A few years ago, I was teaching the second half of the U.S. history survey course and using the Reacting to the Past game Greenwich Village, 1913.1 My class included a student who had completed the first half of the survey with me where I had used Patriots, Loyalists, and Revolution in New York, and this student had excelled at it, ultimately planning and leading a successful slave revolt, a rare outcome in that game.2 So, I assigned him the role of Big Bill Haywood, leader of the Industrial Workers of the World. Haywood is a central character in the Greenwich Village, 1913 game and I thought this role would be a perfect fit for this precocious and outgoing student. After receiving his role sheet, however, he stopped attending class.
The issue, as it turned out, was that the role asked him to discuss and defend socialist ideas he was not comfortable expressing. He believed that I was essentially attempting to brainwash him as part of an academic conspiracy that the popular media had warned him about. I explained that my goal was not to convert him to a system of belief, but to help him understand the beliefs of people like Haywood and the workers for whom he fought. If we can understand these ideas, I told him, we can examine and empathize with these individuals more effectively and better understand the past. The student seemed relieved, returned to class, and completed the game. Most Reacting games require students to write position papers advocating for or against certain causes, actions, or ideas. This student’s position papers, which he wrote as if he were Haywood, demonstrated that he had developed a much more sympathetic view of striking workers and had gained a nuanced understanding of the labor struggles of the early twentieth century. He ultimately united those portraying labor activists, led his faction to a successful final vote that averted a strike at the silk factory in Paterson, New Jersey, and essentially “won” the game. The game had accomplished its goals.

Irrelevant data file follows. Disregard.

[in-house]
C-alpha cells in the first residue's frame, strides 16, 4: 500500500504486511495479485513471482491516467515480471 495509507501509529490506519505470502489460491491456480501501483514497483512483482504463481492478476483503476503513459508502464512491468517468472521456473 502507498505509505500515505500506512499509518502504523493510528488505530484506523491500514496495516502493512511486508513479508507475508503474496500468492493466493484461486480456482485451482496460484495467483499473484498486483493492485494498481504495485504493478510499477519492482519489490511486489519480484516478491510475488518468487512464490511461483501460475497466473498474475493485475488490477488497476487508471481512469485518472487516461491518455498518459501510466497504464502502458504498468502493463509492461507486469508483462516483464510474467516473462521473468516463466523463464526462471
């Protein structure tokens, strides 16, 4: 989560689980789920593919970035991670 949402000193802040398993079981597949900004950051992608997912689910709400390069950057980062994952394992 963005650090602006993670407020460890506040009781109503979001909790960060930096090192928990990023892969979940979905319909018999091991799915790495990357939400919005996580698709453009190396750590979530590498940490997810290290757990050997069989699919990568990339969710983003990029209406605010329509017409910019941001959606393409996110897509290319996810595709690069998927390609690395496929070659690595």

When my student first voiced his apprehension about the role I asked him to play, it was not initially clear to me whether he was most afraid of defending socialist ideas or worried that those ideas might actually make sense to him. His dilemma highlights the power of the Reacting pedagogy. This student’s ideological conditioning almost shut down the learning process. Entering the class assuming that socialism is evil, but then confronting evidence that depicted working-class struggles more sympathetically, he realized that socialism may not be as evil as he thought, which greatly confused him. But Reacting pedagogy (and some sympathetic conversations with me, the professor) opened this student’s mind where it once had been closed. This experience exemplifies the challenges instructors face when using this type of hands-on learning in the classroom. It also reveals its many possibilities. My naivete in this instance notwithstanding, I believe that Reacting games offer a way to challenge myths and popular conceptions and enable students to engage with the past on its own terms.